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People often ask me “Why should I start practising mindfulness?” and “Mindfulness is just a phase isn’t it?” Well, the short answer is “No?” but I’m guessing you are going to want a little more than that.

Mindfulness has become increasingly popular in recent years and that is no doubt thanks to Jon Kabat-Zinn who created his Mindfulness Based Stress Reduction programme in 1979. Since then it has slowly grown in popularity. 

I had never heard of mindfulness until about 10 years ago, despite this I had been living mindfully my entire life, so how can that be true?

Well, as with many things, the programme created by Jon Kabat-Zinn draws on very ancient wisdom and teachings from Buddhism and Hinduism to ancient nature based belief systems. Much of what I learned when studying mindfulness I had always known and did naturally already. 

Why you need to start practising mindfulness

So how did I already have all this wisdom? Well, it’s thanks to these two wonderful people; my Grandad Joe and Grandma Mary (yes I know my grandparents were Mary and Joseph, and my Grandad was even a carpenter, how awesome is that?). I was lucky that throughout my life all my grandparents were omnipresent, we had meals together at the weekend, went on holiday together and spent a lot of quality time together. I was also incredibly blessed to still have three grandparents when my son was born so they were in my life a long time.

 

Grandad Joe grew up in a village in York. He grew up understanding the seasons, knowing about nature; birds, fish, animals, trees, he knew when food was in season, he understood how we interacted with our surroundings. He loved walking in the countryside and teaching us about hazelnuts, acorns, buzzards and starlings. He understood the importance of physical and mental fitness. He would stretch every morning and not just his arms and legs (he could still touch his toes when he died at the age of 90!) but also his lungs, he would always take several deep breaths out of the window, and even his eyes. He taught me eye exercises which he felt would help my eyes stay healthy, I have since seen articles recommending just these exercises as they can repaid damages to sight.

To say he was knowledgeable would be an understatement. He was like the mythical Green Man. Wisdom oozed from him and as a child I loved learning all he had to share. 

Yes Kate, that’s all very well, but why do you feel so passionately that I should learn to be mindful?

Well, if you need more reason than the fact that my Grandad Joe lived to be 90, never took any medication and could still touch his toes when he died, (and I’m not sure I need more reason than that if I’m honest!) I’ll give you some of the science behind this magical way of living.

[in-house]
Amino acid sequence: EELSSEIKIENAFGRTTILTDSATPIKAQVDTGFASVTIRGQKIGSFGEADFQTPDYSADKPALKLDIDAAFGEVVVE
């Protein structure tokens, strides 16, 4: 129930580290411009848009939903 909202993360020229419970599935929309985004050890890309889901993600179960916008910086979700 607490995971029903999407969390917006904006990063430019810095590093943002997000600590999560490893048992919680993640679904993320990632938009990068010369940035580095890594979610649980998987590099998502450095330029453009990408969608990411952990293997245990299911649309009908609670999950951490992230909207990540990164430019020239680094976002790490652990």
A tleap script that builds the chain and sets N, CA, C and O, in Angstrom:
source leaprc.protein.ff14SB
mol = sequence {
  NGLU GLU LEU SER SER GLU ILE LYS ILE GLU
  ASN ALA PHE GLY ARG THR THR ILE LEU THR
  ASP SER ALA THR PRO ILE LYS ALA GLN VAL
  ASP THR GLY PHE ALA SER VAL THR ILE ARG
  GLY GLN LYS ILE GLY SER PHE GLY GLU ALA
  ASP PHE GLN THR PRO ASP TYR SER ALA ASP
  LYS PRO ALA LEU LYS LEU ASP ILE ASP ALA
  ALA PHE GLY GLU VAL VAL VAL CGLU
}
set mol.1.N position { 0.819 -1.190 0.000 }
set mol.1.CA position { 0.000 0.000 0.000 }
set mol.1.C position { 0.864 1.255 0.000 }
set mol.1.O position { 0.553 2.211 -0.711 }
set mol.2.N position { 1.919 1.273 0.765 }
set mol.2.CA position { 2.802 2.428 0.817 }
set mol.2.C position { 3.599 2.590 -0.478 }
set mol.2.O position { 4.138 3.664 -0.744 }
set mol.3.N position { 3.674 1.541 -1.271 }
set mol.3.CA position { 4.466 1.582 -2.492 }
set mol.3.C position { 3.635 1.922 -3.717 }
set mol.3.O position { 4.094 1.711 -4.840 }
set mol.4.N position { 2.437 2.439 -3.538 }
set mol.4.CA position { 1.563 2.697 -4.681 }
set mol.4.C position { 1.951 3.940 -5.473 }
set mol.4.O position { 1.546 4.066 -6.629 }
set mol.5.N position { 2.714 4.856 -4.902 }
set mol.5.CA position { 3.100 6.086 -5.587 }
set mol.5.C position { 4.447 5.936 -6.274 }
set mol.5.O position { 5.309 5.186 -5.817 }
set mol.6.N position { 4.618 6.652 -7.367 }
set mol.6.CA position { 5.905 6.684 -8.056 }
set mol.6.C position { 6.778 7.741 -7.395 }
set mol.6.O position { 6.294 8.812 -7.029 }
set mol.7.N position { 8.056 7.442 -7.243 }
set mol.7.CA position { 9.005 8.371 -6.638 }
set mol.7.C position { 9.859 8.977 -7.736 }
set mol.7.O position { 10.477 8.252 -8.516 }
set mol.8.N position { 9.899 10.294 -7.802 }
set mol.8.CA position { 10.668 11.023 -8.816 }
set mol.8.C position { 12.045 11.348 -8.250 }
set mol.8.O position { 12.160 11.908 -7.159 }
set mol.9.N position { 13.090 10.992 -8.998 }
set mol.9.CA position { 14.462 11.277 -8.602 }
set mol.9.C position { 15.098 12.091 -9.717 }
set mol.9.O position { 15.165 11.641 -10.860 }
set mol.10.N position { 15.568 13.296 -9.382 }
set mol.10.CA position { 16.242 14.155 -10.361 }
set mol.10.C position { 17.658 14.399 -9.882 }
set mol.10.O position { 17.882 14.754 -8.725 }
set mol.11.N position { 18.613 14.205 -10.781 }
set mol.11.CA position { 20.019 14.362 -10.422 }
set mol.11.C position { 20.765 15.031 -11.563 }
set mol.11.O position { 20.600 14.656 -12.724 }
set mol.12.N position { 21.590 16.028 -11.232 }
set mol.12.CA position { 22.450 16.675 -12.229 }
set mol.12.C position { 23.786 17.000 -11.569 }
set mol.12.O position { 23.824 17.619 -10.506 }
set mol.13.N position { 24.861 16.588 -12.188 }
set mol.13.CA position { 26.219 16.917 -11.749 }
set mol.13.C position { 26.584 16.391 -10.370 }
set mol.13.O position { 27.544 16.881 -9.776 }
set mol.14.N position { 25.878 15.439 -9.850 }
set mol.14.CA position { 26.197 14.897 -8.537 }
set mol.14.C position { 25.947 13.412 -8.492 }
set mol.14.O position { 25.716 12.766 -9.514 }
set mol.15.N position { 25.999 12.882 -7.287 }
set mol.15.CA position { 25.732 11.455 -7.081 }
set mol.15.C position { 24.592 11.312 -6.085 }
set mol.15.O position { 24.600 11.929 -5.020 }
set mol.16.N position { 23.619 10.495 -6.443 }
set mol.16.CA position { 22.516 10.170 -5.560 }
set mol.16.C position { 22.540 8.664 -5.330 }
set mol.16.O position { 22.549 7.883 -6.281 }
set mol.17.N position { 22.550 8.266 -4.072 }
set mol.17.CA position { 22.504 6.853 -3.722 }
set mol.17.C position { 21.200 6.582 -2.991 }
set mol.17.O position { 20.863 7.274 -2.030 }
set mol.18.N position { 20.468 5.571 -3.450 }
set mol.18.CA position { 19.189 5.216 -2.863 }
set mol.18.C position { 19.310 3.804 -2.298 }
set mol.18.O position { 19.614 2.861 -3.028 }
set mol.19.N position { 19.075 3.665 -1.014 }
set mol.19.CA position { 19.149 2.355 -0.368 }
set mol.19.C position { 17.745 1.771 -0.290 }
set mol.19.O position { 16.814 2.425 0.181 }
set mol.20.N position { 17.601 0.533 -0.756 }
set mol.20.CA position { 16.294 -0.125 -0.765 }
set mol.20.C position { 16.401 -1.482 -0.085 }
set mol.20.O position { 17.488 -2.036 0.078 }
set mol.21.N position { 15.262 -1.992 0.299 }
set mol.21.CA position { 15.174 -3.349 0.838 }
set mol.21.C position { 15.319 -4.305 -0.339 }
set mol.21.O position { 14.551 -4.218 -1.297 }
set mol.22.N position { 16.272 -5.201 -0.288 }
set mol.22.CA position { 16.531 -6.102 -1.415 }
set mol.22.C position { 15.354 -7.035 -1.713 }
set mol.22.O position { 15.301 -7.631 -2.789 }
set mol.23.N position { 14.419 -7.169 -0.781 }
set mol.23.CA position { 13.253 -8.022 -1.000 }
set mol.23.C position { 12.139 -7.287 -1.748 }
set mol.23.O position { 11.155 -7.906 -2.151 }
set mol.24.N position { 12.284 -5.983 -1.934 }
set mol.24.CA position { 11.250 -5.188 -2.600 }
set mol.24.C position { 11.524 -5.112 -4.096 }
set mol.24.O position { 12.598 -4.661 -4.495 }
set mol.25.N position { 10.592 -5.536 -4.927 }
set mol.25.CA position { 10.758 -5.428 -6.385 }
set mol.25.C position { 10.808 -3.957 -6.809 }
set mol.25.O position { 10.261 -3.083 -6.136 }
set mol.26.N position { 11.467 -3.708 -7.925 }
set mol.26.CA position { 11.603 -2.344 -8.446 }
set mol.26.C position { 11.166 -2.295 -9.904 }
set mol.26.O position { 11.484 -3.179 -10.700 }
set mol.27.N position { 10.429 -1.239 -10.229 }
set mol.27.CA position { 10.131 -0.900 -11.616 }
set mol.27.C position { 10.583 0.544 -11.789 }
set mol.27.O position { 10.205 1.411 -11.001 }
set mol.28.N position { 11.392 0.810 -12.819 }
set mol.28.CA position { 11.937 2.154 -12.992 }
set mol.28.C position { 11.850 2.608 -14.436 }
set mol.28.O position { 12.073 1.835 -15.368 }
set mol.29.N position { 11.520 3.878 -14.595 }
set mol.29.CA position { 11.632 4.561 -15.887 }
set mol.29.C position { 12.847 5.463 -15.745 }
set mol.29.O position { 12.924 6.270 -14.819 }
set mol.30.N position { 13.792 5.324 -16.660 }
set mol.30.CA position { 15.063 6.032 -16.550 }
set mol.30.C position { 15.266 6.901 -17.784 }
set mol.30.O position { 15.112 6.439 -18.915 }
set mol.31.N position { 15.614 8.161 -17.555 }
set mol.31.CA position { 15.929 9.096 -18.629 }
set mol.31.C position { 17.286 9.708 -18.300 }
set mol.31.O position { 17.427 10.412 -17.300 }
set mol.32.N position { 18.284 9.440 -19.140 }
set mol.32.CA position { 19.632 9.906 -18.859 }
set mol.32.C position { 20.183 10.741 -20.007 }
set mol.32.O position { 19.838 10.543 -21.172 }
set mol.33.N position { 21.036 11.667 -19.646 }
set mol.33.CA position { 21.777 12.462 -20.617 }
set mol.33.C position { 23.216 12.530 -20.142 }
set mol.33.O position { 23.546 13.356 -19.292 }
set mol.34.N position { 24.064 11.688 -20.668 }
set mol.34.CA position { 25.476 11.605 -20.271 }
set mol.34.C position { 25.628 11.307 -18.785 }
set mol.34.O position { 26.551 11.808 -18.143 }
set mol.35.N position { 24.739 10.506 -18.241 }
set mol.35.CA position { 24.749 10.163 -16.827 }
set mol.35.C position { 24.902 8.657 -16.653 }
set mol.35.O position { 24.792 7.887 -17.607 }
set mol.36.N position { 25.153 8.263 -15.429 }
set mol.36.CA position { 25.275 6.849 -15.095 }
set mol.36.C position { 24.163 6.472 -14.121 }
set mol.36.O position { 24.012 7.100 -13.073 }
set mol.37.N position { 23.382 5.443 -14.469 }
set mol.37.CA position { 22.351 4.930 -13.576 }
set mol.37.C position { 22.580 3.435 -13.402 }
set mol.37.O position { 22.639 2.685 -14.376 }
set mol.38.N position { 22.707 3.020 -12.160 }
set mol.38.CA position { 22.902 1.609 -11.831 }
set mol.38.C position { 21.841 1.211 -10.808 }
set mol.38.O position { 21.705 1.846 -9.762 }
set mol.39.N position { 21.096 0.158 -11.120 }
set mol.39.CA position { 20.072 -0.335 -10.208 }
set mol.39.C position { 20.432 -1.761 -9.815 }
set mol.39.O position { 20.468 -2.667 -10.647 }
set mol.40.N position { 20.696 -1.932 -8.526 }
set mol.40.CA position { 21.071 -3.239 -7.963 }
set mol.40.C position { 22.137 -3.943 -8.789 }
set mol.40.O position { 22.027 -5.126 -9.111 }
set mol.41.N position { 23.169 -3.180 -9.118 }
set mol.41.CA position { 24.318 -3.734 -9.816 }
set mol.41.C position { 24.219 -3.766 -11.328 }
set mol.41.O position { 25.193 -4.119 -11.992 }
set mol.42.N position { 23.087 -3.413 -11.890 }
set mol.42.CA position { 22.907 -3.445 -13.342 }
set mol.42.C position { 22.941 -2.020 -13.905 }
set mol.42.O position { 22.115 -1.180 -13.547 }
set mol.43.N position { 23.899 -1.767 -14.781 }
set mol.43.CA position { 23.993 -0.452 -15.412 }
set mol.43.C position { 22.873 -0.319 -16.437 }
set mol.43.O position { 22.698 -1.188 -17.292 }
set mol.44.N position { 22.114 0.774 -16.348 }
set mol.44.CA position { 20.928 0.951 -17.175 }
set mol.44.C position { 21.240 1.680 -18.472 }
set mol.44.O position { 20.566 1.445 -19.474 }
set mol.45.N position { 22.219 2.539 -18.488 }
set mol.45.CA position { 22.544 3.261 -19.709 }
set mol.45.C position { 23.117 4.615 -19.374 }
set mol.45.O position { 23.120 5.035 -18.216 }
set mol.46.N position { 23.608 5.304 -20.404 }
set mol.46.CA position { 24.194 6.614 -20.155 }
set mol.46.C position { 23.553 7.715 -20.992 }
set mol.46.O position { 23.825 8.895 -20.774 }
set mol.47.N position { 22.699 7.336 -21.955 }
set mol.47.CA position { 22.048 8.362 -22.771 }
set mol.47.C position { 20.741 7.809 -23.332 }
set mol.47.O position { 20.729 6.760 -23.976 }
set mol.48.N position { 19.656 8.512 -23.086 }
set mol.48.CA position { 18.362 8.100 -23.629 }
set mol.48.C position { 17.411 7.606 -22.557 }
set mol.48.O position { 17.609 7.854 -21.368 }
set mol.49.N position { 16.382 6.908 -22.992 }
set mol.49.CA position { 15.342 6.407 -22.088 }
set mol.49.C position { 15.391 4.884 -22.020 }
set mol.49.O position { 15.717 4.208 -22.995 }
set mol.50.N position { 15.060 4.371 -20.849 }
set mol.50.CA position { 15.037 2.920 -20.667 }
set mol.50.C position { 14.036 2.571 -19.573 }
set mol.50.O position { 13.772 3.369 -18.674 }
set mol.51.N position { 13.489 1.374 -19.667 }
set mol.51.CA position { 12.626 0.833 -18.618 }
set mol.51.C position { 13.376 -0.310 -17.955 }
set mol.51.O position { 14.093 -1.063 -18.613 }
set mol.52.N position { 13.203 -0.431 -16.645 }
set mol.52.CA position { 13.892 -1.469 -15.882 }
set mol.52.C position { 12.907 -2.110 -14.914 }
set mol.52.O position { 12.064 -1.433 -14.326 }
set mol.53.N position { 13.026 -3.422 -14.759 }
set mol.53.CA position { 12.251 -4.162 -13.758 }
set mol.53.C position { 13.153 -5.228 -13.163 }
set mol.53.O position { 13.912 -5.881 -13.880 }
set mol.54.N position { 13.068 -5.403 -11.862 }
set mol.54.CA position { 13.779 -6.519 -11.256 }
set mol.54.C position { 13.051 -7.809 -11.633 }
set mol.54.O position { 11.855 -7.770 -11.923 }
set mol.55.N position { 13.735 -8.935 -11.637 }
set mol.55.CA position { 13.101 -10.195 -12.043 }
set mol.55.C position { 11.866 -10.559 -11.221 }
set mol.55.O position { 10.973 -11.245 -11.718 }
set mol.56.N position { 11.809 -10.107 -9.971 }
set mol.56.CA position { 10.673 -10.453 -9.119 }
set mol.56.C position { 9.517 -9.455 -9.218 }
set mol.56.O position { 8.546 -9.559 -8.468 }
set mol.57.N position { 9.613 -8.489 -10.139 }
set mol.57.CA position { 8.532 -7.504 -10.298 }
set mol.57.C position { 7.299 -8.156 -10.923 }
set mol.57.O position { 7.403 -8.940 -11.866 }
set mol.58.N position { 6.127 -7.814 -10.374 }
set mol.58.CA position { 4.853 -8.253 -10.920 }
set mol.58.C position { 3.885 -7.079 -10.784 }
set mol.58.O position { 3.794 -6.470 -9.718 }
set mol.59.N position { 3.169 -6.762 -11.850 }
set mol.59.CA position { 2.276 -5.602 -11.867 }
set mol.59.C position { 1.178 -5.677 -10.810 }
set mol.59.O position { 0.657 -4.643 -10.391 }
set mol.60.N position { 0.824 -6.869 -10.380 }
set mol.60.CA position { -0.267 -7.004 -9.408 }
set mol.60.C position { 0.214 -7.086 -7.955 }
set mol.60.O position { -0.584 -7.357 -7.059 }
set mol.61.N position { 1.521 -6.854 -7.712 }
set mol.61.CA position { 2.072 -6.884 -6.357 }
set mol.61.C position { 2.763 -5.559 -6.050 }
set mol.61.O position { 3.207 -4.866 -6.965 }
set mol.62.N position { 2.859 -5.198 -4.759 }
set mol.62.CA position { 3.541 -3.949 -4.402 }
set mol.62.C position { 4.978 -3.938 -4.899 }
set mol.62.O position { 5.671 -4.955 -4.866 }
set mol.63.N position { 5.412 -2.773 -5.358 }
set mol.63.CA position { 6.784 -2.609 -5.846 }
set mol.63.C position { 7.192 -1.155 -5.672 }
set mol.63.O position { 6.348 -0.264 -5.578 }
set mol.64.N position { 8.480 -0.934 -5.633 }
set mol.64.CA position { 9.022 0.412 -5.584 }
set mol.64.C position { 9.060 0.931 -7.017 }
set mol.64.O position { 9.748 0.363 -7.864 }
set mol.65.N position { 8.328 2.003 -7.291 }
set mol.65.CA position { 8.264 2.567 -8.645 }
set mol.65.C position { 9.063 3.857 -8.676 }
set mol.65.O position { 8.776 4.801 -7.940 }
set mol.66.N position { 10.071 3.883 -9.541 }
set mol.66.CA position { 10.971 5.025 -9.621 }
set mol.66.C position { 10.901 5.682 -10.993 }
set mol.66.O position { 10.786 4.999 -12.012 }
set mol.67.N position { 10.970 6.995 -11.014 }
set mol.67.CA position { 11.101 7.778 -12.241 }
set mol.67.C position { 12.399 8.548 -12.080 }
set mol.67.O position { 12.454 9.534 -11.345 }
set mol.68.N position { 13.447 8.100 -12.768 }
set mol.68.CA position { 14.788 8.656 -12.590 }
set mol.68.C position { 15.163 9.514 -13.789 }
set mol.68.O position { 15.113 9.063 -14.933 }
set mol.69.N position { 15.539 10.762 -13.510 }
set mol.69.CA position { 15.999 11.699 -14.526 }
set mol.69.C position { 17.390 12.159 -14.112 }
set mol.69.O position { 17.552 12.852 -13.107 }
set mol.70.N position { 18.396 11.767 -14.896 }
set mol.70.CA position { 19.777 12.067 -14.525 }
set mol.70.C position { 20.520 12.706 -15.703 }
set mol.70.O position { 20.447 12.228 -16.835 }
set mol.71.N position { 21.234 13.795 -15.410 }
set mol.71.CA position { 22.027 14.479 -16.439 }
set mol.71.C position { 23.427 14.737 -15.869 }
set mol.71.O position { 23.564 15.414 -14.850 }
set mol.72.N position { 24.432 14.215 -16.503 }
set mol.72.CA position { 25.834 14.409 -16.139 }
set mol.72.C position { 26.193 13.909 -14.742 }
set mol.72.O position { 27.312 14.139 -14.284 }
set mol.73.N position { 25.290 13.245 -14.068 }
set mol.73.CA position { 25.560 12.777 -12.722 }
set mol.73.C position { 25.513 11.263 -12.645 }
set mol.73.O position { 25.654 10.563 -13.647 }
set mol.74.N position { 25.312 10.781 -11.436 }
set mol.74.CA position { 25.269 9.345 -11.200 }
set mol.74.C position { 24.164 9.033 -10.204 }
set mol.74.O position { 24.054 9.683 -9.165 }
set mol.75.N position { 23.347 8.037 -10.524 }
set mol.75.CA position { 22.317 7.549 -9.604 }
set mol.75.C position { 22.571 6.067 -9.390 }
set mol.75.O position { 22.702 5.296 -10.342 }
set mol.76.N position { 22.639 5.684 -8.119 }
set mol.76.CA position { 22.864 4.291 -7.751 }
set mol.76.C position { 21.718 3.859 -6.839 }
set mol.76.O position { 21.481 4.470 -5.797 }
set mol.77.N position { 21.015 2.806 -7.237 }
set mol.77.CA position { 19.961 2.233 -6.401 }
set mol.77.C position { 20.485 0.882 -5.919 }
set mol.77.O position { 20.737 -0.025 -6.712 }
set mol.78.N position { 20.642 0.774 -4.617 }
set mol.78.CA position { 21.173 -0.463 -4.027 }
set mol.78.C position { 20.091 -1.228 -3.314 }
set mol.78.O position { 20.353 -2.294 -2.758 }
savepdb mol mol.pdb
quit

As they said in a well known advert “Now for the science bit”!

“The best way to capture moments is to pay attention. This is how we cultivate mindfulness.” 

Jon Kabat-Zinn

Creator of Mindfulness Based Stress Reduction Therapy

What are the benefits of mindfulness?

People who practised mindfulness regularly reported:

  • feeling less stressed
  • better quality sleep
  • improved focus and memory
  • greater empathy for others
  • they felt calmer
  • feeling less anxious
  • and much more.

How can you learn to be more mindful?

Mindfulness is just about paying attention.

It is about living in the here and now.

Not allowing our monkey brains to play tricks on us.

What can you do every day to be more mindful?

Stop to think about what you are eating, how does it taste?

Did you really feel like eating it or was it just quick and easy?

Really look at the world around you.

Really listen to what people are saying when they talk to you.

And most importantly… breathe…

We all breathe, all the time, but how often do we stop to pay attention to our breath? This is one of the most powerful things you can do if you are feeling anxious or stressed. Just stop and focus for a few moments on your breathing.

Try this simple mindfulness exercise

Take a few minutes now just to sit and tune in to your breathing. You don’t have to alter it, or slow it down, just become aware of it. You may close your eyes if it helps. 

Feel your breath as it enters your body, filling your chest and stomach. 

You may notice the breath in your nostrils, or your chest. 

Feel your lungs expand as they fill with air and pause briefly before they begin to deflate. 

When you have finished breathing out notice how there is a natural pause before your lungs begin to re-inflate. 

With your next breathing cycle try to focus on the pause. 

Now, as you breathe in think the word “I” and as you breathe out think the word “am”. 

“I, am” 

How do you feel now?

Do you feel calmer?

More relaxed?

Did you notice anything about your body?

This is the essence of mindfulness. 

Want to learn to be more mindful? Sign up for my 8 week mindfulness course

There is so much more I could tell you about mindfulness and I will over the coming weeks and months. I will keep adding little tips and tricks to my news page.

I am also currently in the process of creating a free gift for those of you who sign up for my newsletter.

If you want to make sure you don’t miss out why not sign up now because I will of course be sending my gift out to current subscribers too. 

“The present moment is the only time over which we have dominion.”

Thích Nhất Hạnh

5 Mindful minutes

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